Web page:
The “Rathedaung Statement,” which attendees approved and then released after the meeting, espoused arguments promoting ethnic cleansing. It calls for the establishment of a “rule to control the birth rate of the Muslim Bengali community living in Arakan”; it advocates forced relocation by demanding the government “remove some Bengali villages located near Sittwe University and beside traffic communication roads throughout Arakan State”; and it expresses opposition to any reintegration plans that would “put Buddhist and Muslim people together.” Furthermore, the statement calls for a “peoples’ militia in all ethnic villages along the border and [for the government] to supply sophisticated arms to the people’s militia.” The statement calls for strict adherence to the 1982 Citizenship Law, which effectively prevents Rohingya from obtaining Burmese citizenship. The Rathedaung statement was sent to President Thein Sein, leaders in parliament, and the presidential commission established to investigate the situation in Arakan State.
Members of the Arakanese sangha and RNDP have also called for changes to the demographic makeup of Arakan State and Burma, such as the expulsion of all Rohingya from the country, in interviews with the international media. For instance, Thein Tun Aye, a representative of the RNDP told BBC television in November that all Rohingya are illegal immigrants from Bangladesh and must be deported: “Their fathers and forefathers are illegal immigrants, so we cannot accept them,” he said. The monk Ashin Sandarthiri likewise told BBC that Rohingya have no right to stay in Burma: “Around the world there are many Muslim countries. They should go there. The Muslim countries will take care of them. They should go to countries with the same religion.”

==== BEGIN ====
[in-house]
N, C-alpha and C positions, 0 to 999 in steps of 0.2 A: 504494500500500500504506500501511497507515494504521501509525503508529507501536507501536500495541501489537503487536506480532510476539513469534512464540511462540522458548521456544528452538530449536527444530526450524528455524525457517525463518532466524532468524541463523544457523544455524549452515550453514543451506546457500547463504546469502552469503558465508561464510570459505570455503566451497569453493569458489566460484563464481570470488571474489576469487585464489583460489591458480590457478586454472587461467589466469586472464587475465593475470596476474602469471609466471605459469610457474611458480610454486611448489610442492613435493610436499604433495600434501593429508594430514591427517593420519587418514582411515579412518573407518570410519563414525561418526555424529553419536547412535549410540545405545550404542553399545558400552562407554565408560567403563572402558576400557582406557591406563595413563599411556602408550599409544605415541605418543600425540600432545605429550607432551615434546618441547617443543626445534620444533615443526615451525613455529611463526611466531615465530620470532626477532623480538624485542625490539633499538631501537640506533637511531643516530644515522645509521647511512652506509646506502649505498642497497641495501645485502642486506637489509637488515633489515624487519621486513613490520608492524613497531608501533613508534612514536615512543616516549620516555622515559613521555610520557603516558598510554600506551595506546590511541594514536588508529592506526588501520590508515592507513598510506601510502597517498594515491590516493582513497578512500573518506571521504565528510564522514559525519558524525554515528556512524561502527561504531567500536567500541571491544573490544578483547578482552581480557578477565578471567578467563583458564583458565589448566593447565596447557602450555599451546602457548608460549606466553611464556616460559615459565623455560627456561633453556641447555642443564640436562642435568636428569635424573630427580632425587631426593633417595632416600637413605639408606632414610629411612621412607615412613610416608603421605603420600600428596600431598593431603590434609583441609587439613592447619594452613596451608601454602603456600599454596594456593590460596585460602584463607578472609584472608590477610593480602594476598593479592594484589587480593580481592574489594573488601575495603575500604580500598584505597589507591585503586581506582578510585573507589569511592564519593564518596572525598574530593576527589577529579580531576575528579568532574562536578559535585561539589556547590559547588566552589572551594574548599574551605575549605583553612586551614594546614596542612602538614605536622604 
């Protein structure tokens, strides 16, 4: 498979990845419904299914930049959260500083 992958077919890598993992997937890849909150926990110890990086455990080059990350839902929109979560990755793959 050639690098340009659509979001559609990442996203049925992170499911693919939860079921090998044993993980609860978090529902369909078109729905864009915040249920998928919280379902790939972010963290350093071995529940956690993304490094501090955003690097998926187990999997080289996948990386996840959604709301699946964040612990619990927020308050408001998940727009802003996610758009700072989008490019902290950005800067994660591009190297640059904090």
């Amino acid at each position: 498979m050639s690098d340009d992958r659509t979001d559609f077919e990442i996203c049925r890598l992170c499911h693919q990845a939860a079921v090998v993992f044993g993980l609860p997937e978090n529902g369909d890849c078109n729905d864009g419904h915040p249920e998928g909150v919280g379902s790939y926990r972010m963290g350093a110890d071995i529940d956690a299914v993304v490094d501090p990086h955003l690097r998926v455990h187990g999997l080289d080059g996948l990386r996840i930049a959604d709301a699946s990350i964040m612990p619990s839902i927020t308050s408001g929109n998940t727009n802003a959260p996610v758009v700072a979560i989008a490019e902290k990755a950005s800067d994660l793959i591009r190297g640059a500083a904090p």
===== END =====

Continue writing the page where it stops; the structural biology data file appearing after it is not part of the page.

Impact of Economic Isolation
Several Rohingya explained to Human Rights Watch how Buddhist monks were able to isolate their communities by putting pressure on the Arakanese population. A Rohingya fisherman, 30, from Pauktaw said, “The monks came and beat the Arakanese who were secretly giving us food. That was on October 9. They had bamboo sticks and were beating them near our neighborhood.”
Another Rohingya man said: “There were monks in front of the village. When they were there we couldn’t go out and nothing could come in. I remembered one of the monks, his right hand is immobile. He is very active in Pauktaw. He leads everything; he guided the monks and people.”
In June, following the circulation of statements from local monks’ associations, a displaced Rohingya man, 42, told the media, “Most of the Arakanese are now refusing to sell food to the Muslims.”
The Economist reported that an Arakanese man was killed in late October by members of his community after it was discovered that he sold large quantities of rice to Rohingya in Mrauk-U Township.
Several Rohingya also explained the efforts of the RNDP in isolating the Muslim population. A Rohingya, 27, from Pauktaw explained the involvement of RNDP leaders: